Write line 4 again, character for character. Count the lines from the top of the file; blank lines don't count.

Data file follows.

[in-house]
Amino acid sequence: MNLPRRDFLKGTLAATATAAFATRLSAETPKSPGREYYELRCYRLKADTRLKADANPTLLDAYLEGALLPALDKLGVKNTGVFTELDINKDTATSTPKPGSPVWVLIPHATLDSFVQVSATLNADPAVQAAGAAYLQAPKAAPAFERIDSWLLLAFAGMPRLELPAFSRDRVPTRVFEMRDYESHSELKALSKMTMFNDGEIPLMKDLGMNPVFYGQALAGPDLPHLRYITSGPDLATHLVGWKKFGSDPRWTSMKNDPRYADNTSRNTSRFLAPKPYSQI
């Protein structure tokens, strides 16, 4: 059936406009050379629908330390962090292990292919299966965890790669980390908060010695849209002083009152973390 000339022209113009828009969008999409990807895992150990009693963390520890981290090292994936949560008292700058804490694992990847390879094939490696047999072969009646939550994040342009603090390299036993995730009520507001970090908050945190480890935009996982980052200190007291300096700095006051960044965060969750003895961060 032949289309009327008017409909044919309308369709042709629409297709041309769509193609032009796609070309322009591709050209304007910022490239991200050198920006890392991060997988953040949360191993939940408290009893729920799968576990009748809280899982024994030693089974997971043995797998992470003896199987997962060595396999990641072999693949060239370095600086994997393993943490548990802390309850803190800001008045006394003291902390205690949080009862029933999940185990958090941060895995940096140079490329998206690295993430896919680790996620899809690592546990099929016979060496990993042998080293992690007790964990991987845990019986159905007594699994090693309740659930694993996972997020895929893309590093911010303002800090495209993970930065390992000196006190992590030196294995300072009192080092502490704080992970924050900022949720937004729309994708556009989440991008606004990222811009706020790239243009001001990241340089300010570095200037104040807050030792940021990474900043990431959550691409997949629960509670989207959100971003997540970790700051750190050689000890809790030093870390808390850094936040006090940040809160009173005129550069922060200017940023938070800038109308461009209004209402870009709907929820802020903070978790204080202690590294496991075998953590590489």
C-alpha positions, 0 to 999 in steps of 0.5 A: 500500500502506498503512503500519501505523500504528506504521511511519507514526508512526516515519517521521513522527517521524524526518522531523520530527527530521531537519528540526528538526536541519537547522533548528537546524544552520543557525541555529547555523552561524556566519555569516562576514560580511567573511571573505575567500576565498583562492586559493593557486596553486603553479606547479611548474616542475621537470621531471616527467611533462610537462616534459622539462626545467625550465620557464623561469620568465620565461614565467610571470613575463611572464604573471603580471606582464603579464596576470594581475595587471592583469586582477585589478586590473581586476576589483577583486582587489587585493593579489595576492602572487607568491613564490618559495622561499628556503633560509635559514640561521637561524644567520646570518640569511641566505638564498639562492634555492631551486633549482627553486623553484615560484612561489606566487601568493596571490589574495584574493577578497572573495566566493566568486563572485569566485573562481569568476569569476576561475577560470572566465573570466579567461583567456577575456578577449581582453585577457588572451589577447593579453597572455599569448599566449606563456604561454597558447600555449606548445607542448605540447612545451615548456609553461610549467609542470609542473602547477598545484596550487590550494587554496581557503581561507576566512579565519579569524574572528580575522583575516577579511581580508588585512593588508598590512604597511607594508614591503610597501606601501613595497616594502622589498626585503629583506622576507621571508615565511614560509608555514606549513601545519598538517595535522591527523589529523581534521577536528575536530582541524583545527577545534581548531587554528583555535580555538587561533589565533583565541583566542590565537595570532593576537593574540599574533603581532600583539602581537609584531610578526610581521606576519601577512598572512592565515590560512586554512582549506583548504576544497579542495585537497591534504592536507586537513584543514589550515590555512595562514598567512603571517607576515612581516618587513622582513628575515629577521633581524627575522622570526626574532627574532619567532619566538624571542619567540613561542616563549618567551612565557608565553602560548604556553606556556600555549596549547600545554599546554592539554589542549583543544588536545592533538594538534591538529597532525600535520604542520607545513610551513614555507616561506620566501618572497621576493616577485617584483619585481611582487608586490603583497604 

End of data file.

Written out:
C-alpha positions, 0 to 999 in steps of 0.5 A: 500500500502506498503512503500519501505523500504528506504521511511519507514526508512526516515519517521521513522527517521524524526518522531523520530527527530521531537519528540526528538526536541519537547522533548528537546524544552520543557525541555529547555523552561524556566519555569516562576514560580511567573511571573505575567500576565498583562492586559493593557486596553486603553479606547479611548474616542475621537470621531471616527467611533462610537462616534459622539462626545467625550465620557464623561469620568465620565461614565467610571470613575463611572464604573471603580471606582464603579464596576470594581475595587471592583469586582477585589478586590473581586476576589483577583486582587489587585493593579489595576492602572487607568491613564490618559495622561499628556503633560509635559514640561521637561524644567520646570518640569511641566505638564498639562492634555492631551486633549482627553486623553484615560484612561489606566487601568493596571490589574495584574493577578497572573495566566493566568486563572485569566485573562481569568476569569476576561475577560470572566465573570466579567461583567456577575456578577449581582453585577457588572451589577447593579453597572455599569448599566449606563456604561454597558447600555449606548445607542448605540447612545451615548456609553461610549467609542470609542473602547477598545484596550487590550494587554496581557503581561507576566512579565519579569524574572528580575522583575516577579511581580508588585512593588508598590512604597511607594508614591503610597501606601501613595497616594502622589498626585503629583506622576507621571508615565511614560509608555514606549513601545519598538517595535522591527523589529523581534521577536528575536530582541524583545527577545534581548531587554528583555535580555538587561533589565533583565541583566542590565537595570532593576537593574540599574533603581532600583539602581537609584531610578526610581521606576519601577512598572512592565515590560512586554512582549506583548504576544497579542495585537497591534504592536507586537513584543514589550515590555512595562514598567512603571517607576515612581516618587513622582513628575515629577521633581524627575522622570526626574532627574532619567532619566538624571542619567540613561542616563549618567551612565557608565553602560548604556553606556556600555549596549547600545554599546554592539554589542549583543544588536545592533538594538534591538529597532525600535520604542520607545513610551513614555507616561506620566501618572497621576493616577485617584483619585481611582487608586490603583497604 